Anthracnose is favored by warm, moist conditions during the growing season. Plants are most susceptible in the seedling stage and later as they approach maturity. There is a wide range of susceptibility in hybrids. The fungus over-winters on plant debris left above ground. Thus, control of this disease is based upon crop residue destruction, rotation, and use of tolerant or resistant hybrids.

Southern Rust (caused by the fungus Puccinia polysora). Southern rust can be recognized by the bright orange or golden brown, circular to oval pustules, which give a rusty appearance to the leaves. The pustules are about the size of a pinhead and are filled with powdery masses of orange spores, which can be rubbed off. These spores are readily dislodged and blown about in the wind. The spores can survive and infect plants after being transported hundreds of miles by the wind.

The southern rust fungus has no known means of survival in the absence of living susceptible plants. During the winter months it is limited to tropical areas where corn is grown year round. The extent to which it spreads into temperate areas depends upon weather patterns and the susceptibility of the corn along the path of spread.

Southern rust is favored by the warm, humid conditions found in many lowland tropical areas where corn is grown. However, even in those areas, corn with good resistance suffers little or no damage. In temperate areas less ideal for the growth of the fungus, damage can occur in corn hybrids that lack good resistance.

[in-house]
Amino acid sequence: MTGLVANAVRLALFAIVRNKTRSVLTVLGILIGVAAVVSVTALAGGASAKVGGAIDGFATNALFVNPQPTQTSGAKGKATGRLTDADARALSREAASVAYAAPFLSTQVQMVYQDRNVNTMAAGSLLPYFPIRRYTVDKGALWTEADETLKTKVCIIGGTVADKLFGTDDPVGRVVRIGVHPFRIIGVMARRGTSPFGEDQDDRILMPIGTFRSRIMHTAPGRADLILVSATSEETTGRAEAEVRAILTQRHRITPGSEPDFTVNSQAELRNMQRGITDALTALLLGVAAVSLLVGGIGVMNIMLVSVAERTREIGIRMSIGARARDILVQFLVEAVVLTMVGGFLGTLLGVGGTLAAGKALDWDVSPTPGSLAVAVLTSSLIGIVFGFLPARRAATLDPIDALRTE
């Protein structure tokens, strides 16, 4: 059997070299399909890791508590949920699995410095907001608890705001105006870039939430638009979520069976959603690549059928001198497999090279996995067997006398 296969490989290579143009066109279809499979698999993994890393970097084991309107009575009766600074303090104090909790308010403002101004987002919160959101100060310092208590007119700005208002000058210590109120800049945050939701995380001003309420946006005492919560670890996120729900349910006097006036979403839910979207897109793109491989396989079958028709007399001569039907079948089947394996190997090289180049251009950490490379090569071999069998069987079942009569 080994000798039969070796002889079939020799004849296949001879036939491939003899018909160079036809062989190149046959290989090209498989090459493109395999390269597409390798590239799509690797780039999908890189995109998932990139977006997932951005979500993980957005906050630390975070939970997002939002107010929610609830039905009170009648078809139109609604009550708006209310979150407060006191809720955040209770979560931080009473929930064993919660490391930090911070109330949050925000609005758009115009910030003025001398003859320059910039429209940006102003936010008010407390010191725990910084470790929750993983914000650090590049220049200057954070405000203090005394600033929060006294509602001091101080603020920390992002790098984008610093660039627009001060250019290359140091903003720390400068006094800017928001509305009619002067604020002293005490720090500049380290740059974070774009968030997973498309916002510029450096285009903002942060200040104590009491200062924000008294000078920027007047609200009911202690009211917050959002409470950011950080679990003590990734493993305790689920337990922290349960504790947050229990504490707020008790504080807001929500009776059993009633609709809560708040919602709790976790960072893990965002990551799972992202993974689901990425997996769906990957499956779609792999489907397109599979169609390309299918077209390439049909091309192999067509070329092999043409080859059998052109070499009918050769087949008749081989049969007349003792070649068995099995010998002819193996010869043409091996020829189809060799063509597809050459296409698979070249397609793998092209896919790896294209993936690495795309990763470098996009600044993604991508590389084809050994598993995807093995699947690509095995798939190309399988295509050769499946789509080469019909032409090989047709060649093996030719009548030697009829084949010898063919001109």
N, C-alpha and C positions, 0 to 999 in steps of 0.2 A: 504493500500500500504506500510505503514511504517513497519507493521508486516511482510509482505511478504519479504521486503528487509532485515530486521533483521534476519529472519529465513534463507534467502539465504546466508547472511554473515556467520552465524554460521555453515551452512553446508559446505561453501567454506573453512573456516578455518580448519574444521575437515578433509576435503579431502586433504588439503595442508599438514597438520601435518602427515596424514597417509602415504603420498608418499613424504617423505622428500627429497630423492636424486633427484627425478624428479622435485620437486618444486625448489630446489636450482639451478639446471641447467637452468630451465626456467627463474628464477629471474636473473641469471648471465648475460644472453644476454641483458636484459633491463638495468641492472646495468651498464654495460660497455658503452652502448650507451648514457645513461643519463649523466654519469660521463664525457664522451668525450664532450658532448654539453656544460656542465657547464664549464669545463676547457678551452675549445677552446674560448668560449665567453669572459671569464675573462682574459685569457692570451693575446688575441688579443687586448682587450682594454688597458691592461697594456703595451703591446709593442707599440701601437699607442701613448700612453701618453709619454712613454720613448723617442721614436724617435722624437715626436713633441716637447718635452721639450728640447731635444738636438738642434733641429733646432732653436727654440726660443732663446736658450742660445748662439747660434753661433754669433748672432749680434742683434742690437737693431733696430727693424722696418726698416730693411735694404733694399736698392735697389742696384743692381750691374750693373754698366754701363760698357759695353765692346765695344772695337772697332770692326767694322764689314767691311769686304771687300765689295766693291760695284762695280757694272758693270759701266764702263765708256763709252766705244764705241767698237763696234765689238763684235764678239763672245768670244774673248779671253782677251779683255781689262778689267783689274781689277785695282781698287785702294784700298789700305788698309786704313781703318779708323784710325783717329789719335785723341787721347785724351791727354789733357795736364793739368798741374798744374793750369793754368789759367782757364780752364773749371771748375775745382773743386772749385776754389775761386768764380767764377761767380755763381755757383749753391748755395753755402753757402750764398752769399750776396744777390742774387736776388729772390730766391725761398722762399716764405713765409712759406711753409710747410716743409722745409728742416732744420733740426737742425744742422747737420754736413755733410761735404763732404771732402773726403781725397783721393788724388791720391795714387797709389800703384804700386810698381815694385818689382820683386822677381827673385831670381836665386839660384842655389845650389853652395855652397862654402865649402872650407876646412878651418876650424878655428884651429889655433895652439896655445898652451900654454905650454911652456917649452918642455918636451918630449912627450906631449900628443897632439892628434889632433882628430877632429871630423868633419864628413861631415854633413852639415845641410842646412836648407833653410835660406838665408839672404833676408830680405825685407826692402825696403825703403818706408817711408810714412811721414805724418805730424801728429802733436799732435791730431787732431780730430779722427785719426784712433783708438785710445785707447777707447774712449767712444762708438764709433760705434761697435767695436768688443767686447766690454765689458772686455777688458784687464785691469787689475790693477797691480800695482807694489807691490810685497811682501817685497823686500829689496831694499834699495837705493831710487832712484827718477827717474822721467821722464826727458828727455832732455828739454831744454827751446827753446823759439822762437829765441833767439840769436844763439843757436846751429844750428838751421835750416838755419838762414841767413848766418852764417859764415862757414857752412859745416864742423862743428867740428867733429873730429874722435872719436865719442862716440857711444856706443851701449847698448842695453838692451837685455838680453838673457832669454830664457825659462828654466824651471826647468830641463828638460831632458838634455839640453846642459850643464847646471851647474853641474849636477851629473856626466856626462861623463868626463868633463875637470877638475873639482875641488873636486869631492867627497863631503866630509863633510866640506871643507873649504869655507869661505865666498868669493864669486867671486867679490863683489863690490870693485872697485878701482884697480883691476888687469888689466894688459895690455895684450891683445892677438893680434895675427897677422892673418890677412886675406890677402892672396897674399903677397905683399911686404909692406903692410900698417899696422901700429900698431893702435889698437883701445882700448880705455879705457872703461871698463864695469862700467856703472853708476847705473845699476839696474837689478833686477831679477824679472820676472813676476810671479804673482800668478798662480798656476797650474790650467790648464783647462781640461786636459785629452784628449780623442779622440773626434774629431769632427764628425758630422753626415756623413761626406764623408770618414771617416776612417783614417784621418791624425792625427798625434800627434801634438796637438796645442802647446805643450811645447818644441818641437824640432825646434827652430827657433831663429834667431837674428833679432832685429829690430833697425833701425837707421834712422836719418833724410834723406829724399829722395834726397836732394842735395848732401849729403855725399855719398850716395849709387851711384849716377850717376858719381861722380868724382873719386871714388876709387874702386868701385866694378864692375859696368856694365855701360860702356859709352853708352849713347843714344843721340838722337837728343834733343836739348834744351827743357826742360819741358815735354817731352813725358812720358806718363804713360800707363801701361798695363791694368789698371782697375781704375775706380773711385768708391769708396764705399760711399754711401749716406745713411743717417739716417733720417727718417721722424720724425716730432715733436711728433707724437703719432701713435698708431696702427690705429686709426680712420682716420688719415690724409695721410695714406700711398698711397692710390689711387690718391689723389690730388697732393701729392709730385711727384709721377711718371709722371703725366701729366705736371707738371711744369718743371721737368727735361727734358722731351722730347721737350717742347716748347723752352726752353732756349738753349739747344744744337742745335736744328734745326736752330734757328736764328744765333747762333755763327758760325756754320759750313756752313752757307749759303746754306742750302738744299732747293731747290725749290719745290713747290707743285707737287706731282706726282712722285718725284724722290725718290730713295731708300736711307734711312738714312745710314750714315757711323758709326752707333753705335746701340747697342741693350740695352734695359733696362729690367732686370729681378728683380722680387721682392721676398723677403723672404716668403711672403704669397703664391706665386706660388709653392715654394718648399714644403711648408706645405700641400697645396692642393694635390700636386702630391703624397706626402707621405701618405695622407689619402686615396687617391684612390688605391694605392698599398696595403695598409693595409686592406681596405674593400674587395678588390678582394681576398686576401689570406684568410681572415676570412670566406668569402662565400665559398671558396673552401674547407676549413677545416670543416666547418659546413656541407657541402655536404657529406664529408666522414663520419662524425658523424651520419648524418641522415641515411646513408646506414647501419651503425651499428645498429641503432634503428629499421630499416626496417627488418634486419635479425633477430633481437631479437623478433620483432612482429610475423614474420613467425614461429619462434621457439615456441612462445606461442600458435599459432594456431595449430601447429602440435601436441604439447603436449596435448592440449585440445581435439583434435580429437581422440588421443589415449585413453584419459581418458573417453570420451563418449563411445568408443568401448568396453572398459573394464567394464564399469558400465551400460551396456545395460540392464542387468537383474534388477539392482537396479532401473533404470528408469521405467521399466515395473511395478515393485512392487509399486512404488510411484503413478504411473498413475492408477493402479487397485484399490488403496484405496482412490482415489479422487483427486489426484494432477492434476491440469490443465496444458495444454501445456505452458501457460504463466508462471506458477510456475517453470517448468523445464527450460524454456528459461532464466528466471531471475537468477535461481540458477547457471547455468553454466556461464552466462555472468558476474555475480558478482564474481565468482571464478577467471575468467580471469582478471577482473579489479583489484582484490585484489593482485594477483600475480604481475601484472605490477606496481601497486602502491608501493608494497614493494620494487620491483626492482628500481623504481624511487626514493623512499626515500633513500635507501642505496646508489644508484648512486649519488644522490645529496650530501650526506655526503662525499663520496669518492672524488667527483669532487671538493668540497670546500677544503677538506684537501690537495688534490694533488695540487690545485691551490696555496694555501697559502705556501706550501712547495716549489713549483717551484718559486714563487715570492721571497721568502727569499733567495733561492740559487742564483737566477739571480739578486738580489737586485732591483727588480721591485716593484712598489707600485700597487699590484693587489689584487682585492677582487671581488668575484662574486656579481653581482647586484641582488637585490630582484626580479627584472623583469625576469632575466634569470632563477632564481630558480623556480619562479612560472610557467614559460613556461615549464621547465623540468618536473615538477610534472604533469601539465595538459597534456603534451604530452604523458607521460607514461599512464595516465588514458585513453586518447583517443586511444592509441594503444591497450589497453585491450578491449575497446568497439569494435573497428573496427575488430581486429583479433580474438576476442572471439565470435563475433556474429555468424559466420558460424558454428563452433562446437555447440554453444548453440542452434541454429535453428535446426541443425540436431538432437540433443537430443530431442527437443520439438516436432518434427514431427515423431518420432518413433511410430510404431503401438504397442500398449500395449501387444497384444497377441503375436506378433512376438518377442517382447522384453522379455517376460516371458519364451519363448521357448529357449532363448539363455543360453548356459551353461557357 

Since southern rust cannot survive the winter in North Carolina, the initial infections must result from spores blown into North Carolina from the south. The fungus can multiply very rapidly on susceptible corn, and the amount of damage that occurs depends upon how early the first spores arrive. Epidemics may result from unusual weather patterns that cause mass air movements from the tropics where the rust is present. Southern rust causes significant yield losses in North Carolina about 1 year in 5.  Late planted corn is especially vulnerable because of delayed maturity.  The fungicides propiconazole (Tilt), azoxystrobin (Quadris), and pyraclostrobin (Headline) are labeled for application on corn for this disease.

Common Rust (caused by the fungus Puccinia sorghi). Common rust occurs in temperate to sub-tropical areas. It differs from southern rust by the darker, more reddish-brown color of the pustules. Also, pustules of common rust tend to be longer than those of southern rust and they occur more often in scattered clumps on the leaves. Pustules of southern rust are usually quite uniformly distributed over the surface of the leaf. Common rust is able to survive the winters in temperate areas because it produces teliospores, which are resistant to weathering. These spores germinate in the spring to produce basidiospores. The basidiospores infect wood sorrel (Oxalis spp.) and the spores produced in infections on wood sorrel complete the life cycle of the fungus by infecting corn.